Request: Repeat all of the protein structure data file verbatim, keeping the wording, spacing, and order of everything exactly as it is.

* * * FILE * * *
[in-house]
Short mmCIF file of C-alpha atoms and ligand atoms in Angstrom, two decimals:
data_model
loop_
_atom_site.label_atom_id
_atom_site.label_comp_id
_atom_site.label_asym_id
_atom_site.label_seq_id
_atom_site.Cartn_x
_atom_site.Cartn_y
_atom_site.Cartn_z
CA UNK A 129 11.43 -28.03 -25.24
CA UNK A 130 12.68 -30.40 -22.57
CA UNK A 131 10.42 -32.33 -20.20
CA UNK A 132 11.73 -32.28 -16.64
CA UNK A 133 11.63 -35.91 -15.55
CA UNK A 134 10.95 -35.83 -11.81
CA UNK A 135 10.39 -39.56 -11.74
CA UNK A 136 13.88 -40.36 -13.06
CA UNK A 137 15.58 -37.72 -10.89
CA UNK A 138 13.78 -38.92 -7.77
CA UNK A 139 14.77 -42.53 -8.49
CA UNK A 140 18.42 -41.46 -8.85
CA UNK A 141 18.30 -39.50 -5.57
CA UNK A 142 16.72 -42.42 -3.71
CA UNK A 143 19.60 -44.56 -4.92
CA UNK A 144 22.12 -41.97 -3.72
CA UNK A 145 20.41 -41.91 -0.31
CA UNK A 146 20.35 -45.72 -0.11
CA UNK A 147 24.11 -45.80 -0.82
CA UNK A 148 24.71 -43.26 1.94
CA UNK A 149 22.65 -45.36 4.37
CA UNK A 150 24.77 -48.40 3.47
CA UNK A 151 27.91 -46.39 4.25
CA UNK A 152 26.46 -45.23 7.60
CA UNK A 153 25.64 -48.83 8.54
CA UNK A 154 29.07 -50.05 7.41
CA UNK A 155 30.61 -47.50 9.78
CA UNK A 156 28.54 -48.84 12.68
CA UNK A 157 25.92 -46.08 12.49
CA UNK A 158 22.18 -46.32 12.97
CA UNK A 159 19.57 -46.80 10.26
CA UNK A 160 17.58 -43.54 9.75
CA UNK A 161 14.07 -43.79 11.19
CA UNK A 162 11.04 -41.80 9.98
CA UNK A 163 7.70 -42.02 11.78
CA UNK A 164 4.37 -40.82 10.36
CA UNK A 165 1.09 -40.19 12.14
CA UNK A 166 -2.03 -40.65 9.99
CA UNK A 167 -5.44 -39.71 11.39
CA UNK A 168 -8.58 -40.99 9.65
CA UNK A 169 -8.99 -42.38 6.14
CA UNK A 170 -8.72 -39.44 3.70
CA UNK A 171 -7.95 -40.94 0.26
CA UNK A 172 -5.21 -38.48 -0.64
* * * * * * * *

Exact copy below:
[in-house]
Short mmCIF file of C-alpha atoms and ligand atoms in Angstrom, two decimals:
data_model
loop_
_atom_site.label_atom_id
_atom_site.label_comp_id
_atom_site.label_asym_id
_atom_site.label_seq_id
_atom_site.Cartn_x
_atom_site.Cartn_y
_atom_site.Cartn_z
CA UNK A 129 11.43 -28.03 -25.24
CA UNK A 130 12.68 -30.40 -22.57
CA UNK A 131 10.42 -32.33 -20.20
CA UNK A 132 11.73 -32.28 -16.64
CA UNK A 133 11.63 -35.91 -15.55
CA UNK A 134 10.95 -35.83 -11.81
CA UNK A 135 10.39 -39.56 -11.74
CA UNK A 136 13.88 -40.36 -13.06
CA UNK A 137 15.58 -37.72 -10.89
CA UNK A 138 13.78 -38.92 -7.77
CA UNK A 139 14.77 -42.53 -8.49
CA UNK A 140 18.42 -41.46 -8.85
CA UNK A 141 18.30 -39.50 -5.57
CA UNK A 142 16.72 -42.42 -3.71
CA UNK A 143 19.60 -44.56 -4.92
CA UNK A 144 22.12 -41.97 -3.72
CA UNK A 145 20.41 -41.91 -0.31
CA UNK A 146 20.35 -45.72 -0.11
CA UNK A 147 24.11 -45.80 -0.82
CA UNK A 148 24.71 -43.26 1.94
CA UNK A 149 22.65 -45.36 4.37
CA UNK A 150 24.77 -48.40 3.47
CA UNK A 151 27.91 -46.39 4.25
CA UNK A 152 26.46 -45.23 7.60
CA UNK A 153 25.64 -48.83 8.54
CA UNK A 154 29.07 -50.05 7.41
CA UNK A 155 30.61 -47.50 9.78
CA UNK A 156 28.54 -48.84 12.68
CA UNK A 157 25.92 -46.08 12.49
CA UNK A 158 22.18 -46.32 12.97
CA UNK A 159 19.57 -46.80 10.26
CA UNK A 160 17.58 -43.54 9.75
CA UNK A 161 14.07 -43.79 11.19
CA UNK A 162 11.04 -41.80 9.98
CA UNK A 163 7.70 -42.02 11.78
CA UNK A 164 4.37 -40.82 10.36
CA UNK A 165 1.09 -40.19 12.14
CA UNK A 166 -2.03 -40.65 9.99
CA UNK A 167 -5.44 -39.71 11.39
CA UNK A 168 -8.58 -40.99 9.65
CA UNK A 169 -8.99 -42.38 6.14
CA UNK A 170 -8.72 -39.44 3.70
CA UNK A 171 -7.95 -40.94 0.26
CA UNK A 172 -5.21 -38.48 -0.64